DEAR READERS: Yesterday I printed some of the letters responding to "'Grace' in Eau Claire, Wis." (Aug. 2), which emphasized the importance of recognizing when it is time to move to an assisted-living facility before the need becomes critical. Still, there is definitely no "one size fits all" solution to this problem. Read on for some input from readers who advocate carrying on as usual for as long as possible:
DEAR ABBY: Moving elsewhere because relatives think it is in their best interest does not seem necessary for Grace and her husband. After my mom died of cancer, my father, who had dementia, lived alone in his home for five years.
I replaced the gas range with an electric range so there would be no flames to contend with. I had a hospital volunteer service call him every day before 11:30. If he didn't answer, they called me. Because I was employed full-time, I hired a caregiver to make his meals, tidy up the house, take my dad for outings, etc. This was possible because Dad had saved for a "rainy day," and I felt it was starting to pour.
His neighbors watched to see if he raised the shades in the morning to indicate he was up and about. I called and visited as often as I could, as did my family. Yes, he could have hurt himself, but he could also have hurt himself (or been hurt by staff) at a facility, and frankly, he would have been miserable for those five years.
Dad puttered in the garden, pulling flowers as well as weeds. We disabled his vehicle but left it in the garage so he could still see it was there. I realize we were very lucky. But I thought of myself in his place, and made my decision. My brother who lived in another city trusted and agreed with it.
What I am trying to say is, I would do it the same way again, and I would want my children to do the same for me. If I am relatively safe and happy, they can visit me, assist me, check on me, but leave me alone in my contentment. I would not be happy somewhere they consider "safe" but not of my choosing. -- EXPERIENCED IN MILWAUKEE
DEAR ABBY: I'm a senior move manager and deal frequently with both sides of the family issue -- loving children who want their parents to slow down and be careful; energetic parents who don't want their children telling them what to do.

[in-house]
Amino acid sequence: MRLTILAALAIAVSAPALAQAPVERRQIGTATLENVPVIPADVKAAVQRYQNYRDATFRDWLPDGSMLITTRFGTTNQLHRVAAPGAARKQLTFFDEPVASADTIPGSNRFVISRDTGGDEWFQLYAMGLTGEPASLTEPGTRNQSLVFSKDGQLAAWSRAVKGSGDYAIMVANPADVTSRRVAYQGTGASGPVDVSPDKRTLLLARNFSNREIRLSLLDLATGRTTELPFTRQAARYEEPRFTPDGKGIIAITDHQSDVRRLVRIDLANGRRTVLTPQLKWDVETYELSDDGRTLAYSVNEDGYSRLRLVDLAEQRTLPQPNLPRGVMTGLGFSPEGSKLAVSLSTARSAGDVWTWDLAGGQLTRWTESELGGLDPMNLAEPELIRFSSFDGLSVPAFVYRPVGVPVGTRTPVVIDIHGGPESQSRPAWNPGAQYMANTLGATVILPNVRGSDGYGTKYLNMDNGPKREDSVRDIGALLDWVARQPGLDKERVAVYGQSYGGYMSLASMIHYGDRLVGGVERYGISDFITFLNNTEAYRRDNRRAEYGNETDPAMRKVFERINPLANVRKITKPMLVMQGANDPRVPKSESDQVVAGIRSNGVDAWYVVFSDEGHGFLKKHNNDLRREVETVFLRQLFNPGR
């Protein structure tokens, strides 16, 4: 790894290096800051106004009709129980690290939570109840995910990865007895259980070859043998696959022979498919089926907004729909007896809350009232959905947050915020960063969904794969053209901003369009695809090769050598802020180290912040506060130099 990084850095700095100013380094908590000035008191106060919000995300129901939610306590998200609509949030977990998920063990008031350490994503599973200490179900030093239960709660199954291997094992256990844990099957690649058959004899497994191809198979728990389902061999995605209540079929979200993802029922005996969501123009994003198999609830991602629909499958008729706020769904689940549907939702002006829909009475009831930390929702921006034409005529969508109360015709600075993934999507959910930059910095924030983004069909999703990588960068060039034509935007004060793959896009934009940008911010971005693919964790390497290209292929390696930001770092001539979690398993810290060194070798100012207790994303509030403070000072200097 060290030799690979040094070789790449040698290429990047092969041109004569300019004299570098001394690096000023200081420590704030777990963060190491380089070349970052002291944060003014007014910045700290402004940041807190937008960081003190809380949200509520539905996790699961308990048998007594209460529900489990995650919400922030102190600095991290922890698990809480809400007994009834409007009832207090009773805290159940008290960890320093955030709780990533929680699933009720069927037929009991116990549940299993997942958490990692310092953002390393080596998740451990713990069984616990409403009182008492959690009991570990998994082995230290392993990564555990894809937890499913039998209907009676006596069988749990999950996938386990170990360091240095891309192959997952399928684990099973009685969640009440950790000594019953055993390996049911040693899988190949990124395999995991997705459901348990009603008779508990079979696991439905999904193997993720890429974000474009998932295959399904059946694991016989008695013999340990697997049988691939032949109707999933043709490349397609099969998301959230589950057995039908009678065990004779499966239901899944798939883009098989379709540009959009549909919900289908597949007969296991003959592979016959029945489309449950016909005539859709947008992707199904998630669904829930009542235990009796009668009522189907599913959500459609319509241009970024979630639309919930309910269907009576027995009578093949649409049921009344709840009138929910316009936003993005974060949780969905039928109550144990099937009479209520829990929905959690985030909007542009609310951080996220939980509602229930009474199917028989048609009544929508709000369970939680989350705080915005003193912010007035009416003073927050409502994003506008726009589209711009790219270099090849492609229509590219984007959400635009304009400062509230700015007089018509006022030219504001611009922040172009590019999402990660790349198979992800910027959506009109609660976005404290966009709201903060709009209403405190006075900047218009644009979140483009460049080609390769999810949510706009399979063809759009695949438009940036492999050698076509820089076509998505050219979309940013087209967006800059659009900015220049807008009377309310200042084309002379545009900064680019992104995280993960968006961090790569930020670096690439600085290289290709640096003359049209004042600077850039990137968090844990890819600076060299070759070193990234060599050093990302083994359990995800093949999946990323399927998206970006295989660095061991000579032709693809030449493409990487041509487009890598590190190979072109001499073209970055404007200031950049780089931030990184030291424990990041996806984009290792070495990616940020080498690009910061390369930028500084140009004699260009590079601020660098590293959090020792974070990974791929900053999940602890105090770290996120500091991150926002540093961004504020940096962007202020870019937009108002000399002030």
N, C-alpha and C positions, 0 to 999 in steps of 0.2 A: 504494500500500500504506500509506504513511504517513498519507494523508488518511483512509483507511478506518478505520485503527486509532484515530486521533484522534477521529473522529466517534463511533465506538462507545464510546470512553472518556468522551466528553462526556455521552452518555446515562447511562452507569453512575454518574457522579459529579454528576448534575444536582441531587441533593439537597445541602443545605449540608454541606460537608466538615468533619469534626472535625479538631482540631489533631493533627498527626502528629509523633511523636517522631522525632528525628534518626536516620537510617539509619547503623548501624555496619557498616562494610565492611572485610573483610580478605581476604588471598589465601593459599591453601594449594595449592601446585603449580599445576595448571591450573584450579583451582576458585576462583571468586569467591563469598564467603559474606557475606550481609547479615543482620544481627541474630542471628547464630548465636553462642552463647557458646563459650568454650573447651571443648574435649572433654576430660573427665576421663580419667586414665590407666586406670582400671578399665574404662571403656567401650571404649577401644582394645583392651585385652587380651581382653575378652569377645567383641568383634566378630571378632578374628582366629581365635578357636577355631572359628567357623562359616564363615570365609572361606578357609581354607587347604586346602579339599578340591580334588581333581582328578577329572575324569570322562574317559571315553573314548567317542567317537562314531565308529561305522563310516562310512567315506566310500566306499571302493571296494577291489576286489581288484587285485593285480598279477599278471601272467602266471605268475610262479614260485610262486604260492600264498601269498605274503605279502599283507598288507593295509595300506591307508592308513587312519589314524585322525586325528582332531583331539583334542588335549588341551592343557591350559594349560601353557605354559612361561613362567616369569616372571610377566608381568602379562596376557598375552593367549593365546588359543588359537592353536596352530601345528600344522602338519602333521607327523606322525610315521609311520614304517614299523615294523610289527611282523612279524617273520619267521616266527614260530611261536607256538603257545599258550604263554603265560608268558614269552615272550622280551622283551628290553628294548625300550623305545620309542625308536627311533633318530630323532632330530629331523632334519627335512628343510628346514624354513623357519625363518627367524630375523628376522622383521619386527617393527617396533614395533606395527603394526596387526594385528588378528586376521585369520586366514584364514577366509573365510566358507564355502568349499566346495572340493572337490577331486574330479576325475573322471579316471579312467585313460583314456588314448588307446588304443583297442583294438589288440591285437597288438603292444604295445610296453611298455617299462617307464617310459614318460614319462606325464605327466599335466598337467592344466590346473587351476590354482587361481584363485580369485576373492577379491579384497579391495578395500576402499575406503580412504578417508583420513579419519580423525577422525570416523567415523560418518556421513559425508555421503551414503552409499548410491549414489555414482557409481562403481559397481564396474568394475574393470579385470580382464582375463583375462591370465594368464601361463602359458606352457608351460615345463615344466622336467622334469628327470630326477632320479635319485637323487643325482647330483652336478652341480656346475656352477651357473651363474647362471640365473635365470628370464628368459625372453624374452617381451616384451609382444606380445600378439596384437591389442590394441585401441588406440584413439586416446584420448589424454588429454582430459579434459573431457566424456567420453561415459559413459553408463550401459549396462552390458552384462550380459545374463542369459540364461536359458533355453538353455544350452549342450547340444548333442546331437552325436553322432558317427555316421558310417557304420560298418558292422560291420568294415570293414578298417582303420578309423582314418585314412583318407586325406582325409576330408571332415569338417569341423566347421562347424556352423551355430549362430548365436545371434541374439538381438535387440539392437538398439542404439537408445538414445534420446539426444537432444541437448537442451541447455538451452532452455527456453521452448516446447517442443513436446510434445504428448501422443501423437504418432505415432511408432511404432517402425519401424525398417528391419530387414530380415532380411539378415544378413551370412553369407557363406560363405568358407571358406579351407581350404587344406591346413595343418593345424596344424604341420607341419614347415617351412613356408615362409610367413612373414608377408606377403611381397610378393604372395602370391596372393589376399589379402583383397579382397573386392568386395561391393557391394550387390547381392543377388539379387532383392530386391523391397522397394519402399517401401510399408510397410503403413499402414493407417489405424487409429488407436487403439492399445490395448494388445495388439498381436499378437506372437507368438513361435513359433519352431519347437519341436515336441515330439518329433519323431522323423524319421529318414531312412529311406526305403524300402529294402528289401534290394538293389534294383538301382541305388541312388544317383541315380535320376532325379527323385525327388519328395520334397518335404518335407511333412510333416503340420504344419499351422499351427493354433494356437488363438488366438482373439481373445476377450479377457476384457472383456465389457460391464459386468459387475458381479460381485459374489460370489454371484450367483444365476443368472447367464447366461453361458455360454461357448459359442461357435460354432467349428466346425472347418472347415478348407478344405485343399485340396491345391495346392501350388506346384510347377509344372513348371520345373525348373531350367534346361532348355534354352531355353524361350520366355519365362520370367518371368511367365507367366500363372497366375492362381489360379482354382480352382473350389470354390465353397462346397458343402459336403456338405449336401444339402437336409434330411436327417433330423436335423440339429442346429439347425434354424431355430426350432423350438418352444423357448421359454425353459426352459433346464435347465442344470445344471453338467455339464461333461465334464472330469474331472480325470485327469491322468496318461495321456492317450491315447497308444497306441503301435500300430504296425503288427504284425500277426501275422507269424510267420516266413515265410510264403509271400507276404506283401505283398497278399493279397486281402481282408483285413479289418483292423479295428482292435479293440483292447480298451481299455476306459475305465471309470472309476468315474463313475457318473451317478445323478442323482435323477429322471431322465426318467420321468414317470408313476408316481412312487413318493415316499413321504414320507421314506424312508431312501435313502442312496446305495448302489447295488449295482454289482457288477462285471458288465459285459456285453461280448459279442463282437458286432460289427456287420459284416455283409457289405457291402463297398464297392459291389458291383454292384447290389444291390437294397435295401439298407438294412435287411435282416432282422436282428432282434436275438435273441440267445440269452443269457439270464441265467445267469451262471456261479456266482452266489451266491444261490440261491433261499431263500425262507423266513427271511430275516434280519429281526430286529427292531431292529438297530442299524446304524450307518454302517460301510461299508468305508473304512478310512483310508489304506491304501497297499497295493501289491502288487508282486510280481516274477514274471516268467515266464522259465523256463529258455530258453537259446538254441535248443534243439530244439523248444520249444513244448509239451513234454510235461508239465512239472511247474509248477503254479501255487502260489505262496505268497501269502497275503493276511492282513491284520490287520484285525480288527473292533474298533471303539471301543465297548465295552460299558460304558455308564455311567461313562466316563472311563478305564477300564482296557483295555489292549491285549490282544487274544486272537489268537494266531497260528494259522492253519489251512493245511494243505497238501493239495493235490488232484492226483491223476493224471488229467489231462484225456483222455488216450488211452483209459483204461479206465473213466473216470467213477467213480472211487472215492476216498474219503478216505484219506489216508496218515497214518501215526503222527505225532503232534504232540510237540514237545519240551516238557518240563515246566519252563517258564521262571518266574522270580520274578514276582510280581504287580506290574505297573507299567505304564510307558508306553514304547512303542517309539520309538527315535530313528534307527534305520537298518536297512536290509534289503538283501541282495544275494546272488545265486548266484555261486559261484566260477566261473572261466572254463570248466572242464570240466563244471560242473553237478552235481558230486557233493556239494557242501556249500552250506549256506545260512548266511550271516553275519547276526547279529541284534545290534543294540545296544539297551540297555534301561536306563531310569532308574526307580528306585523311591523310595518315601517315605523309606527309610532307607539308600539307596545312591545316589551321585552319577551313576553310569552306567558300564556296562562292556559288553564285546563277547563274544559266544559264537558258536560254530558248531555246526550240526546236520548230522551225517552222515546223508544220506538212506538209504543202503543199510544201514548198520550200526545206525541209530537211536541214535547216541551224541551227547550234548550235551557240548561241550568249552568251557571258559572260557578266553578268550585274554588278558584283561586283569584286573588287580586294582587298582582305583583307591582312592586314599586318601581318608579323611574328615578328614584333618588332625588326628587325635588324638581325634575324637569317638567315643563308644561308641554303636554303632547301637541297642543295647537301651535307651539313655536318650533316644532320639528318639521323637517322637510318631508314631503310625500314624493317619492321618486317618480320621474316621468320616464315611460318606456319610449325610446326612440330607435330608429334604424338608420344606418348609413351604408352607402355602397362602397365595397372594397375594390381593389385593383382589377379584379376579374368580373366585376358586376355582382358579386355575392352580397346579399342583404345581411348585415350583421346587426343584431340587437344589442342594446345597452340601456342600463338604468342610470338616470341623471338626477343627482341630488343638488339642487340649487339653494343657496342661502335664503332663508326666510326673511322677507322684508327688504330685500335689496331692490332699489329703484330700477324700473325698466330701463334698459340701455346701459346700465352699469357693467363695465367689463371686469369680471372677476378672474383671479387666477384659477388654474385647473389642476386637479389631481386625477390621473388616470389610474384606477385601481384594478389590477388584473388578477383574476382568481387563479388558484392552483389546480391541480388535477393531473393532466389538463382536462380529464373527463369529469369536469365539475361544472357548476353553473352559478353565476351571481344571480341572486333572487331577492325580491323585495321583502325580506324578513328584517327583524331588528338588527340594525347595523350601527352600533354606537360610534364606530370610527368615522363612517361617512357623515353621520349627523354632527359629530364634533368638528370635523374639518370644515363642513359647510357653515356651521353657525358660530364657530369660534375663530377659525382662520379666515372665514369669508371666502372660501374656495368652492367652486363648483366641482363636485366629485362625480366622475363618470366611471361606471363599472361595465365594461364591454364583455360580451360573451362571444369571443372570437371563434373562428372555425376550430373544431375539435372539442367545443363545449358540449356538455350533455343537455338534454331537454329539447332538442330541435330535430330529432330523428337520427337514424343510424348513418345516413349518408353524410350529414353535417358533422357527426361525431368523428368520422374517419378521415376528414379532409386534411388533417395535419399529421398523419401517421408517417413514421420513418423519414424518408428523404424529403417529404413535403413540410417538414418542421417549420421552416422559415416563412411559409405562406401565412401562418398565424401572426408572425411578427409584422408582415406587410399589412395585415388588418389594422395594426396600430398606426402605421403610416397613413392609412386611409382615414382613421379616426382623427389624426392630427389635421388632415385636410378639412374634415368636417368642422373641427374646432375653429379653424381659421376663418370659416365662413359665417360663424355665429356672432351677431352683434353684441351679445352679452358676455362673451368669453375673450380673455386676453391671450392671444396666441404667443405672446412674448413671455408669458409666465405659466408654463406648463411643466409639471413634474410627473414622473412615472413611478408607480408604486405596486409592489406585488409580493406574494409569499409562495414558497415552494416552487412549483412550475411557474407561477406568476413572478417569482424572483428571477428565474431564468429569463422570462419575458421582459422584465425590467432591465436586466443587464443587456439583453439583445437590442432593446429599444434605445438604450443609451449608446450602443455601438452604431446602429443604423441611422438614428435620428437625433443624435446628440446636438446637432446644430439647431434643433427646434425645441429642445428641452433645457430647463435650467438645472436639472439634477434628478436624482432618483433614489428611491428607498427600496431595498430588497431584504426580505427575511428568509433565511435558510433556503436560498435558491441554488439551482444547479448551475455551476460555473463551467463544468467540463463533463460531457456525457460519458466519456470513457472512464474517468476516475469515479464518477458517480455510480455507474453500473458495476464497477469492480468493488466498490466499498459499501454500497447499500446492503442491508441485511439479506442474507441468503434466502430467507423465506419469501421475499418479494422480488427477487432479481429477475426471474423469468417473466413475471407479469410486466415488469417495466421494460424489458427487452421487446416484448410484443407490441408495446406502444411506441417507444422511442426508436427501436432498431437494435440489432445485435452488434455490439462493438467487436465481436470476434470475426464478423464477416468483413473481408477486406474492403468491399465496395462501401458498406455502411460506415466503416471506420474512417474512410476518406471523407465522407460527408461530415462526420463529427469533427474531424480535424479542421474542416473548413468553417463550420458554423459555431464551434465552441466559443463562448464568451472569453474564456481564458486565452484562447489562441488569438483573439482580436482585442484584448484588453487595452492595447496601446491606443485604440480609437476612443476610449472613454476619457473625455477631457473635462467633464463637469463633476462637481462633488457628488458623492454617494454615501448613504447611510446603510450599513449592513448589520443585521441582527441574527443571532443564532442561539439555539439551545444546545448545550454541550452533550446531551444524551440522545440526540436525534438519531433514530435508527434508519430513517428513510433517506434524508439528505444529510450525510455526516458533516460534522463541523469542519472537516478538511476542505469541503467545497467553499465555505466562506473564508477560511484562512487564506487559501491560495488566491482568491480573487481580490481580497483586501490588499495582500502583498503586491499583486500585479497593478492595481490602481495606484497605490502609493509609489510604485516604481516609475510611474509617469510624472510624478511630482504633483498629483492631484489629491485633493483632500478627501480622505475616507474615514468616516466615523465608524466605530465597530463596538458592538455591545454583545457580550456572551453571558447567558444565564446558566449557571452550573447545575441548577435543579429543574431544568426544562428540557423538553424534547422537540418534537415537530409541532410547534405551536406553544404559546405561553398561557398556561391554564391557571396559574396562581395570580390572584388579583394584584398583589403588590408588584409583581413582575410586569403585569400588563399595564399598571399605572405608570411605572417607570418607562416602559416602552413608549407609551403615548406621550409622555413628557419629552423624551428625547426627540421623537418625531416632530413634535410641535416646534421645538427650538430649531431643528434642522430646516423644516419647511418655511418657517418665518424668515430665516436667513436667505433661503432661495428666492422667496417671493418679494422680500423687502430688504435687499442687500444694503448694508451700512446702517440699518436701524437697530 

While some older people are in denial about their abilities, I see many vital seniors who enjoy their independence until their last days (even 100-plus). Their wishes need to be respected much more than they are today. Age used to denote wisdom, but now we assume it brings senility. It does not in most cases.
Grace's family is concerned about her safety and abilities. However, I see too many children consumed with controlling their inheritance and maintaining old family conflicts. -- PATRICIA IN GEORGIA
DEAR ABBY: I am single and "only" 62, but I allowed my daughter to influence me into moving from Galveston to Tyler, Texas. I hate it here! I don't feel comfortable and I miss my friends. I see my daughter and son-in-law only once in a great while.
My home was becoming too much, but I certainly could have gotten an apartment in Galveston instead of starting over here. I even gave up my precious Rottweilers.
My solution? I have finally decided to do what's in my heart, and I am moving back to Galveston next month. This has been the biggest and worst mistake I have ever made. -- EVA IN THE LONE STAR STATE
DEAR ABBY: Sometimes older adults on a fixed income can't afford the cost of paying home-care professionals. However, most area agencies on aging have programs to assist seniors in arranging services such as housekeeping and personal care that will enable them to remain safely in their own homes. -- GERIATRIC SOCIAL WORKER IN MICHIGAN